PTC (PTC) expects to deliver fiscal third quarter 2020 ARR growth of 9% year over year, 10% in constant currency; and also expects to deliver double-digit revenue and free cash flow year-over-year growth for the fiscal third quarter 2020; it will report results on 29th July.
Restaurant Brands (QSR) Burger King in the UK is warning of 1,600 potential job losses as it could close up to 10% of its restaurants
SAP (SAP GY, SAP) – Q2 prelim: total revenue EUR 6.74bln, +2% (+1% non-IFRS), operating profit EUR 1.28bln, +55% YY (+8% non-IFRS), non-IFRS cloud revenue EUR 2.04bln +21% YY (19% non-IFRS). At present, cloud backlog seen at EUR 6.65bln, +20%, cloud backlog remains strong but cloud revenue in Q2 was impacted by lower pay-as-you-go transactional revenue given COVID-19. Reiterates FY20 outlook. For FY20: confirm non-IFRS revenue EUR 27.8-28.5bln vs. Prev. EUR 27.6bln, cloud revenue EUR 8.3-8.7bln vs. prev. EUR 7.0bln, operating profit EUR 8.1-8.7bln vs. Prev. EUR 8.2bln. Have seen a strong sequential improvement compared to Q1 regarding software license revenue. Q2 & H1 results will be released on 27th July.
Siemens (SIE GY, SIEGY) – Are to spin off 55% of Siemens Energy to shareholders will equate to 1 Siemens Energy share for 2 Siemens shares. Initial listing of new shares is scheduled for 28th September 2020, will commence with a BBB rating at S&P. Siemens will retain a 35.1% stake in the spin-off and the Siemens pension trust an additional 9.9% stake, as such Siemens no longer has a controlling share. Further stake reductions could take place at a significant scale in the next 12-18 months. Separately, Co. are not planning any job reductions from COVID-19. For reference, in FY19 Siemens Energy generated revenue of circa EUR 29bln according to Siemens AG combined statements.

Additional US Equity Stories

Of note for Social Media names (FB, TWTR, SNAP), ByteDance is reportedly considering a change in the corporate structure to distance the app from China, and is also considering a TikTok HQ outside of China, according to WSJ.
Peloton (PTON) new product will probably not be a rowing machine or exercise bike, its CFO announced, but it could potentially be a lower price treadmill. The CFO stated the co. believes “the running and boot camp category is two-to-three [times] the size of the bike category”, adding it is first and foremost on their minds, reports Barron’s.
Walgreens Boots Alliance (WBA) CFO says towards the end of Q3 online volume sales reached Black Friday levels on a daily basis, and May sales increased almost 120%, with June sales growth even higher.
Tesla (TSLA) CEO Musk announced the automaker was "very close" to developing fully autonomous vehicles and could work out the basics of that technology as soon as this year; he reiterated that the electric vehicle maker has solved most of the essential challenges toward achieving fully self-driven cars that needs no human behind the wheel. The Tesla and SpaceX chief was reaffirming a goal first expressed in 2019.
Delta AIrlines (DAL) CEO reiterates urge for workers to consider voluntary departure., and announced it flew 20% of customers over the July 4th weekend.
submitted by WSBConsensus to wallstreetbets [link] [comments]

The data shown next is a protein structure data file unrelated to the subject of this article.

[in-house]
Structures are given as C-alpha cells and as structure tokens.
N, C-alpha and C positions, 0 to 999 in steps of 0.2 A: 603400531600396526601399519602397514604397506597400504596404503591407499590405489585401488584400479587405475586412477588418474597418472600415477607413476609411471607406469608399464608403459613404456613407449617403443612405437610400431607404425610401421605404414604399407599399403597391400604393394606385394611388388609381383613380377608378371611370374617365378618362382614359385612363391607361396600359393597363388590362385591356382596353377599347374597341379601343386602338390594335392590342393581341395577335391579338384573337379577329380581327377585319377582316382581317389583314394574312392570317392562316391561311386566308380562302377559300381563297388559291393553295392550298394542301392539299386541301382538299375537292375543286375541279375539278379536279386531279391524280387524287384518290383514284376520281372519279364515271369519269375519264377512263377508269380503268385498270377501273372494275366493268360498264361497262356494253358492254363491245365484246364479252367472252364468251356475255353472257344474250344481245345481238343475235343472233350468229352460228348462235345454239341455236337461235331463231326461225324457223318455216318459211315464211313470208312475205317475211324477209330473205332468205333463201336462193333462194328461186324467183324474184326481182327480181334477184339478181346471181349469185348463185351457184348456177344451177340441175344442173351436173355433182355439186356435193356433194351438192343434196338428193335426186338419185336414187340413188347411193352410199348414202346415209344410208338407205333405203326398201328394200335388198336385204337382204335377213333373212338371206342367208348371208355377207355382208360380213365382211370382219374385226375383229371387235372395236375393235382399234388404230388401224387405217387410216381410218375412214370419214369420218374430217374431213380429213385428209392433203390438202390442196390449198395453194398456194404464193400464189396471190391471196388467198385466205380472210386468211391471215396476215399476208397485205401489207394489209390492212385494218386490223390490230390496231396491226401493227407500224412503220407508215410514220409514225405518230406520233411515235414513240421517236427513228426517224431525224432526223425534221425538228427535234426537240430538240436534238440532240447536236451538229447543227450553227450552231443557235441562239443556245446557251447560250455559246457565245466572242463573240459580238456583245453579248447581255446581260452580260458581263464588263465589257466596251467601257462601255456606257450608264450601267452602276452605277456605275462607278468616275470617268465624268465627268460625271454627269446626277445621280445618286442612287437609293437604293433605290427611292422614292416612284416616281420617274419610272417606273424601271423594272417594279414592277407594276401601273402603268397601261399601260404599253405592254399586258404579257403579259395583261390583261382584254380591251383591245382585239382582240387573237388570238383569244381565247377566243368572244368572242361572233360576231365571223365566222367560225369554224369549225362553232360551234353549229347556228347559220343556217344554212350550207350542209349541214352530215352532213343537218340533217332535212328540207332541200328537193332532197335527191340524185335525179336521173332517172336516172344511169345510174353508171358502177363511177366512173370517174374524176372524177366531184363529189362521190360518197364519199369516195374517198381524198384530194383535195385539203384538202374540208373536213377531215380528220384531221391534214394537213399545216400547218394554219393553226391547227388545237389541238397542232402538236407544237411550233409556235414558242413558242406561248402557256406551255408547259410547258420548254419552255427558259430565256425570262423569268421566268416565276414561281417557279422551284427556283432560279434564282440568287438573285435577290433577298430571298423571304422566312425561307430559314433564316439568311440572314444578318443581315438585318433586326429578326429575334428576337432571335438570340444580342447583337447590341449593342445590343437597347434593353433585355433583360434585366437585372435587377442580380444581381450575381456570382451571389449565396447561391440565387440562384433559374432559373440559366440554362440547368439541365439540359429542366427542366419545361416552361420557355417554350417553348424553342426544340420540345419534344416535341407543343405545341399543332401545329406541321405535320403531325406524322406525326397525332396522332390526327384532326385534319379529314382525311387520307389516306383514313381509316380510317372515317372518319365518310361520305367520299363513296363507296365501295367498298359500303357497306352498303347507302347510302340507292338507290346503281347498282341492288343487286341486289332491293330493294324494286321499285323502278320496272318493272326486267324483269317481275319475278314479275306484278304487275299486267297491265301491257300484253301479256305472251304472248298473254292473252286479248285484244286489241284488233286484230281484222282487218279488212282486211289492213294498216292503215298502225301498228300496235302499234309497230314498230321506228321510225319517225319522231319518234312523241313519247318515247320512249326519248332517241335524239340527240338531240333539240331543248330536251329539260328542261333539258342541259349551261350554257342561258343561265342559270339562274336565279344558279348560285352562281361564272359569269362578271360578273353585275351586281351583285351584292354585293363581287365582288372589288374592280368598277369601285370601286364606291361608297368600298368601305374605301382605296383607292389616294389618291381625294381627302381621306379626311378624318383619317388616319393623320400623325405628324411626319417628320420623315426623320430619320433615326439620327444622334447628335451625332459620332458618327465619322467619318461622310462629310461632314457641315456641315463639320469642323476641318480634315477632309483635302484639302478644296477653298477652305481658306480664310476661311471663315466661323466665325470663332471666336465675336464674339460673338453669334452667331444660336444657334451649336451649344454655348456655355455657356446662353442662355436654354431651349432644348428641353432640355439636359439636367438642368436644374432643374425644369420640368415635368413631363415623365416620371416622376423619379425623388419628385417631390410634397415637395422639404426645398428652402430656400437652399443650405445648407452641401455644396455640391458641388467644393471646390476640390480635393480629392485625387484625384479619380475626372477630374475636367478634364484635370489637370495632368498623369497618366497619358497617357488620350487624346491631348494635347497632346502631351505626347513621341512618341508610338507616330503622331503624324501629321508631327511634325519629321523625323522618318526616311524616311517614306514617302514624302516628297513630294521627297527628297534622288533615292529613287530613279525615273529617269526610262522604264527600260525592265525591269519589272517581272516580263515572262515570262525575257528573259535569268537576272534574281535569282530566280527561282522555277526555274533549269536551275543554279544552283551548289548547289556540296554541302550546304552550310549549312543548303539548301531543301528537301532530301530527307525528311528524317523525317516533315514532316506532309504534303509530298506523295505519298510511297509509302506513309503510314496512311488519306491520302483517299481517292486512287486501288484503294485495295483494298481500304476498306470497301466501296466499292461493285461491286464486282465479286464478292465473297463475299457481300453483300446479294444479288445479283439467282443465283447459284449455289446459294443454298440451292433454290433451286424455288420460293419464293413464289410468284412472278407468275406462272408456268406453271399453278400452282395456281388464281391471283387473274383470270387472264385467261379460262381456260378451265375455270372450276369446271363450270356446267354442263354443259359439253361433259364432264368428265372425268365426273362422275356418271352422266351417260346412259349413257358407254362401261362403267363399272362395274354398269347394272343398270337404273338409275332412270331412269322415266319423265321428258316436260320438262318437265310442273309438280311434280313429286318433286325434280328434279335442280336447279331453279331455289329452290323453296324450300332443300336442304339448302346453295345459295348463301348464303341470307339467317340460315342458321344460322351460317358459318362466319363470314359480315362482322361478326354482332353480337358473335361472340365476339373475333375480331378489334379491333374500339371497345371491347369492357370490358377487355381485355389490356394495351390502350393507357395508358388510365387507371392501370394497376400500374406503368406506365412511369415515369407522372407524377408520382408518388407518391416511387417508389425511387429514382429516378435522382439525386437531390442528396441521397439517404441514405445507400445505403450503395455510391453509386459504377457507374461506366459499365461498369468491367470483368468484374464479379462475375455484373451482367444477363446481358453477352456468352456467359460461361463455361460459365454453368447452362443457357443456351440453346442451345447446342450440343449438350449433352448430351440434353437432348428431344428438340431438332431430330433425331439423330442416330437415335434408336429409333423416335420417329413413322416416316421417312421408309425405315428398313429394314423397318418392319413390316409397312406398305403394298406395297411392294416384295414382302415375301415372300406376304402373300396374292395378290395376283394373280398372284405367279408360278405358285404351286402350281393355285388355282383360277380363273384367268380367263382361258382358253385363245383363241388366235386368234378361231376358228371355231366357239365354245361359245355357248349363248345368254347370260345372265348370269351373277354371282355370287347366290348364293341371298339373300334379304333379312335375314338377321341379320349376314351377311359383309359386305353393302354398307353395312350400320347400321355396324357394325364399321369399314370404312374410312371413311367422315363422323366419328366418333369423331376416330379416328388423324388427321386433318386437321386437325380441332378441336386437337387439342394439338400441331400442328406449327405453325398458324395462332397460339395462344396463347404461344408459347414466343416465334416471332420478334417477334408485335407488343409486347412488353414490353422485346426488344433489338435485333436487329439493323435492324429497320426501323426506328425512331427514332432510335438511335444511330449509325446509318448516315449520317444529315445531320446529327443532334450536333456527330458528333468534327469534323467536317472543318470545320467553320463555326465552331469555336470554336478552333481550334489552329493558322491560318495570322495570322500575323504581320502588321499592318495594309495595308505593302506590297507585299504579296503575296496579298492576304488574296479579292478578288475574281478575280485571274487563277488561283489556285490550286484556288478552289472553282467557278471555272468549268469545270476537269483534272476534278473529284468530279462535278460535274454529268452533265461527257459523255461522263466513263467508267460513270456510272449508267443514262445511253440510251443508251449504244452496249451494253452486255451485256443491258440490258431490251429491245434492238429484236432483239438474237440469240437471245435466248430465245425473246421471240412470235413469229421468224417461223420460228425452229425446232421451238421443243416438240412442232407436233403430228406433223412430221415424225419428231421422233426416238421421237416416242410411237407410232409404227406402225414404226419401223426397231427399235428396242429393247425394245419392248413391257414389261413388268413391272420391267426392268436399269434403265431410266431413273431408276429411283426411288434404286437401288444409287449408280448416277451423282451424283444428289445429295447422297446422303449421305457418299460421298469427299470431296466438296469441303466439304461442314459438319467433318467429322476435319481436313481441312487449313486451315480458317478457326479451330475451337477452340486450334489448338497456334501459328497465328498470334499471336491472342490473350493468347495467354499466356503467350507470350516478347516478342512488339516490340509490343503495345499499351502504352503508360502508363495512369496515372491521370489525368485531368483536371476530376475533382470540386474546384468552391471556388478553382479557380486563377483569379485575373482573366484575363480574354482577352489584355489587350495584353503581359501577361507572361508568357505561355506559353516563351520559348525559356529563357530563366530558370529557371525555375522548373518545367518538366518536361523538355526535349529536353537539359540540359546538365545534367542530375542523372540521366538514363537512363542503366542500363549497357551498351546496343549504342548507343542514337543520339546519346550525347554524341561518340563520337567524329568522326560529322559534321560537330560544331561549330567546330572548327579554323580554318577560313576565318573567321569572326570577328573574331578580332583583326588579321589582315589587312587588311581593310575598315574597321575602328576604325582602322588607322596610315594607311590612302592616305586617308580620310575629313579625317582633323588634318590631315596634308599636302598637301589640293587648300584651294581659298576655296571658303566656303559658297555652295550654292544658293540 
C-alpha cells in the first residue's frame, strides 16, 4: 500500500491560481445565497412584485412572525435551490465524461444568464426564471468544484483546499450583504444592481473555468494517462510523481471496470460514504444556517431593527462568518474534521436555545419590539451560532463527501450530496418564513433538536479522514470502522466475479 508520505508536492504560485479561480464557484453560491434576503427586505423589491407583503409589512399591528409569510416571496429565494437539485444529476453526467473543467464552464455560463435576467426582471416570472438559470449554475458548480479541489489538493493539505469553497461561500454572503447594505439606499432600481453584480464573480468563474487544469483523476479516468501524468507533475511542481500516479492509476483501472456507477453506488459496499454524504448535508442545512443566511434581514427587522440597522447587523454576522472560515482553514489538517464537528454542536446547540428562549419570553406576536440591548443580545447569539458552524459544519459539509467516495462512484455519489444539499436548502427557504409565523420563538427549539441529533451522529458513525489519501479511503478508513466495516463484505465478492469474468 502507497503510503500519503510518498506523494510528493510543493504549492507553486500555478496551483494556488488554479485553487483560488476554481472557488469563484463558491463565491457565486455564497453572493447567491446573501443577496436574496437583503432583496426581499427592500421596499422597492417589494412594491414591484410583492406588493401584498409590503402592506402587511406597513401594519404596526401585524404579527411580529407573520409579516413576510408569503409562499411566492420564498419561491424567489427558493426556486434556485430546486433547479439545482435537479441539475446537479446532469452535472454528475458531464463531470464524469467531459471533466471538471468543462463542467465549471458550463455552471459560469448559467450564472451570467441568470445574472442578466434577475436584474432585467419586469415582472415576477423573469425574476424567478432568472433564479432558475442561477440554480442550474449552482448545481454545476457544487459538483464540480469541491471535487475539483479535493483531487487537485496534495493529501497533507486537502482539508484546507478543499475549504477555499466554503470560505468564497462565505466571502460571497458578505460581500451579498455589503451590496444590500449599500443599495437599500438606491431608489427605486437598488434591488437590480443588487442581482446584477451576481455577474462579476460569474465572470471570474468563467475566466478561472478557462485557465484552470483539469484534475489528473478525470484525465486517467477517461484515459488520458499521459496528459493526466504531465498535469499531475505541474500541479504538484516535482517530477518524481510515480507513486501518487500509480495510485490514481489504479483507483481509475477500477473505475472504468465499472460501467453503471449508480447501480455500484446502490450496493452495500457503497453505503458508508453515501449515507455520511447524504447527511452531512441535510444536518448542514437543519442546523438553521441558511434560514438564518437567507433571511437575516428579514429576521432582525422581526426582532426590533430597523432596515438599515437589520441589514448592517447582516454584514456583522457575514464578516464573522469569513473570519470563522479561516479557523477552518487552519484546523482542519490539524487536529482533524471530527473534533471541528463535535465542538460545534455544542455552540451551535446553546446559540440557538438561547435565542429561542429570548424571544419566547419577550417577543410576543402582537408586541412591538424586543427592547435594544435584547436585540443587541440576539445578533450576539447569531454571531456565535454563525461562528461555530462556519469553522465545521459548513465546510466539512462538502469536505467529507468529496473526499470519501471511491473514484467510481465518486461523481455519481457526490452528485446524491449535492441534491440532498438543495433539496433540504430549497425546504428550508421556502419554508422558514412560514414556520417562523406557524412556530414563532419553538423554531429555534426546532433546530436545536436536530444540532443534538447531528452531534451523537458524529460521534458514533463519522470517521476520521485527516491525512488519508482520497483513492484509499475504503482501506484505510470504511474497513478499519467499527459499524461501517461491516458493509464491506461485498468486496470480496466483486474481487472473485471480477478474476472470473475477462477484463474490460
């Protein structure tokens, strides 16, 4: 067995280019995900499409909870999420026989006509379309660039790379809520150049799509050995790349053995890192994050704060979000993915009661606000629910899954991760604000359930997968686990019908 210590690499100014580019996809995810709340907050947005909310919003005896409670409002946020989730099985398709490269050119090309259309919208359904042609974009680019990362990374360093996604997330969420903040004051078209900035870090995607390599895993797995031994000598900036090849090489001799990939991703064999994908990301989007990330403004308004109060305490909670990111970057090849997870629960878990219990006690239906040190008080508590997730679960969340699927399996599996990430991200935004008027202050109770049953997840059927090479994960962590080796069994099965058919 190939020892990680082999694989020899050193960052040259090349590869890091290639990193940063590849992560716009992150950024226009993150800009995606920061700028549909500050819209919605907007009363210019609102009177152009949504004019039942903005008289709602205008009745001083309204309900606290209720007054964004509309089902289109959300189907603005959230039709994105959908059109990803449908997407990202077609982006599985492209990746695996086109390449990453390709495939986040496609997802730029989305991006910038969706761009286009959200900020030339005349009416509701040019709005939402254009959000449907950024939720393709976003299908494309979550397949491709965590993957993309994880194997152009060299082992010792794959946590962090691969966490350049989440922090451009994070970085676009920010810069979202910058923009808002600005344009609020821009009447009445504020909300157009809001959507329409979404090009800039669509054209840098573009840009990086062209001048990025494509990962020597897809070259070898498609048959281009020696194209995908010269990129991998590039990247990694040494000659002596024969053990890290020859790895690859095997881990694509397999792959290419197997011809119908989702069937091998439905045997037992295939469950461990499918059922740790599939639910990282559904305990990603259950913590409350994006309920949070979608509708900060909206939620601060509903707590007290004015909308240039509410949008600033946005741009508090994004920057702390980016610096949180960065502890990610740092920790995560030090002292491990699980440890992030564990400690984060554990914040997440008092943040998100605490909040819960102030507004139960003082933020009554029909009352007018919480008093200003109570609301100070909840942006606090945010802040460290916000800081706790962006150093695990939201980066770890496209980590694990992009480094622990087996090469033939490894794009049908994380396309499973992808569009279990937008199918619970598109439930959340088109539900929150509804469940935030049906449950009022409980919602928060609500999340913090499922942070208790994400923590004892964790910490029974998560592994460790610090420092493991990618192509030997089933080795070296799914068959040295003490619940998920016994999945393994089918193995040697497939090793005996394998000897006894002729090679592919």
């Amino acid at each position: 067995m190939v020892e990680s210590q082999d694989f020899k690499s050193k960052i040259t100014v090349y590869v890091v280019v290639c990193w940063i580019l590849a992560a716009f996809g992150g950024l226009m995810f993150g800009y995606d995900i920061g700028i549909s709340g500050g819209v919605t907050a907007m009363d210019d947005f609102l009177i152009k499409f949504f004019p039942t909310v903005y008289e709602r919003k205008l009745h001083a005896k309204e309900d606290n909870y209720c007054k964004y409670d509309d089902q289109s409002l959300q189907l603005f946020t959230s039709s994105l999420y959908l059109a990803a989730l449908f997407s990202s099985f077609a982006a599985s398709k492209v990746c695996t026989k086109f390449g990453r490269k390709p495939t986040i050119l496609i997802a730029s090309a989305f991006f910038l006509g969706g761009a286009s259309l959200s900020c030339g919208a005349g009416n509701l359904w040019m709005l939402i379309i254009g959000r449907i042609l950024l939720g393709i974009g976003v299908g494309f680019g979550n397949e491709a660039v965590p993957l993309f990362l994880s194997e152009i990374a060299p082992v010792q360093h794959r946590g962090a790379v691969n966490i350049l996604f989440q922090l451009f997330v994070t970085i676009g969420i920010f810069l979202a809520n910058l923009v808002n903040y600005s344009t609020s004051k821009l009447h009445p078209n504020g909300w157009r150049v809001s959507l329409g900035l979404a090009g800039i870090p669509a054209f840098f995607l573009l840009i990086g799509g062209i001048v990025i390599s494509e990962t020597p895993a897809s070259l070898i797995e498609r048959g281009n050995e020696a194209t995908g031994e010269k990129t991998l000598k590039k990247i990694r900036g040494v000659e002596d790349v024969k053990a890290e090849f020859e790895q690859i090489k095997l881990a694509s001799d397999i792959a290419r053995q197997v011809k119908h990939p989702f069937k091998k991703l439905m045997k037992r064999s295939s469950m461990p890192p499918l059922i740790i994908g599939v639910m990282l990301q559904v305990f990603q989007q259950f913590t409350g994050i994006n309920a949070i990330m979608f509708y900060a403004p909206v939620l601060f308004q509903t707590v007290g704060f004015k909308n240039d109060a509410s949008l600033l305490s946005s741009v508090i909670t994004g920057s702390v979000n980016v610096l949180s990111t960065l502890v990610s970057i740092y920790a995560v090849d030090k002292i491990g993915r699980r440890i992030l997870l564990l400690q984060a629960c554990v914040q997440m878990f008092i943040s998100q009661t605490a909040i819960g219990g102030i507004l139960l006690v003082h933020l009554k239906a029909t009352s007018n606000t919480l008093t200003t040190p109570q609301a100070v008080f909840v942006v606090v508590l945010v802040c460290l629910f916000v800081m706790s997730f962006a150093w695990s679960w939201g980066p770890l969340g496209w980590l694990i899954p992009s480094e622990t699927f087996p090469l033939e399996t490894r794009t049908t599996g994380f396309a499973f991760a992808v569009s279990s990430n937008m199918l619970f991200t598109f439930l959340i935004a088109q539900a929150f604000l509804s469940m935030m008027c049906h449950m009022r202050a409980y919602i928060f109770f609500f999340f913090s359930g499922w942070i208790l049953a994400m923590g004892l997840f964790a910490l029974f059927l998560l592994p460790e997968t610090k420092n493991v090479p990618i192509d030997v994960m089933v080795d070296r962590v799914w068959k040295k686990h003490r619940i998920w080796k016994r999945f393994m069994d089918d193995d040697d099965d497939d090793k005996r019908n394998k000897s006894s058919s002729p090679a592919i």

Which Director had the best run in the 90s?

Best run in terms of anything
Quentin Tarantino: Pulp Fiction, Jackie Brown, and Reservoir Dogs.
Martin Scorsese: Goodfellas, Casino, Kundun, Cape Fear, The Age of Innocence, and Bringing Out the Dead.
Robert Altman: The Player, Short Cuts, Prêt-à-Porter, Kansas City, The Gingerbread Man, Cookie's Fortune, and Vincent & Theo.
Robert Redford: Quiz Show, The Horse Whisperer, and A River Runs Through It.
The Coen Brothers: Fargo, Miller's Crossing, The Big Lebowski, Barton Fink, and The Hudsucker Proxy.
Wong Kar Wai: Chungking Express, Days of Being Wild, Ashes of Time, Fallen Angels, and Happy Together.
Paul Thomas Anderson: Hard Eight, Boogie Nights, and Magnolia.
David Fincher: Alien 3, Se7en, Fight Club, and The Game.
Francis Ford Coppola: The Godfather 3, The Rainmaker, Jack, and Bram Stoker's Dracula.
Steven Spielberg: Hook, Jurassic Park, The Lost World, Amistad, Schindler's List, and Saving Private Ryan.
Claire Dennis: Beau Travail, No Fear, No Die, I Can't Sleep, and Nénette and Boni.
Richard Linklater: Before Sunrise, Slacker, Dazed and Confused, The Newton Boys, and SubUrbia.
Abbas Kiarostami: Close Up, Taste of Cherry, The Wind Will Carry Us, Life, and Nothing More..., and Through the Olive Trees.
Harold Ramis: Groundhog Day, Analyze This, Stuart Saves His Family, and Multiplicity.
Michael Mann: Heat, The Last of the Mohicans, and The Insider.
Wes Anderson: Bottle Rocket and Rushmore.
Todd Haynes: Safe, Velvet Goldmine, and Poison.
The Wachowskis: The Matrix and Bound.
Emir Kusturica: Underground, Arizona Dream, and Black Cat, White Cat.
Krzysztof Kieślowski: Three Colours Trilogy and Double Life of Veronique
Steven Soderbergh: Out of Sight, Gray's Anatomy, Schizopolis, The Limey, Kafka, King of the Hill, and The Underneath.
Jonathan Demme: Philadelphia, The Silence of the Lambs, and Beloved.
Robert Zemeckis: Forrest Gump, Death Becomes Her, Contact, and Back to the Future Part III.
Zhang Yimou: To Live, Raise the Red Lantern, Not One Less, The Story of Qiu Ju, Ju Dou, Keep Cool, Shanghai Triad, The Road Home, and Zhang Yimou.
Terence Davies: The Long Day Closes and The Neon Bible.
Clint Eastwood: Unforgiven, The Bridges of Madison County, True Crime, Absolute Power, The Rookie, White Hunter Black Heart, In the Line of Fire, and A Perfect World.
Lars Von Trier: Breaking the Waves, Europa, and The Idiots.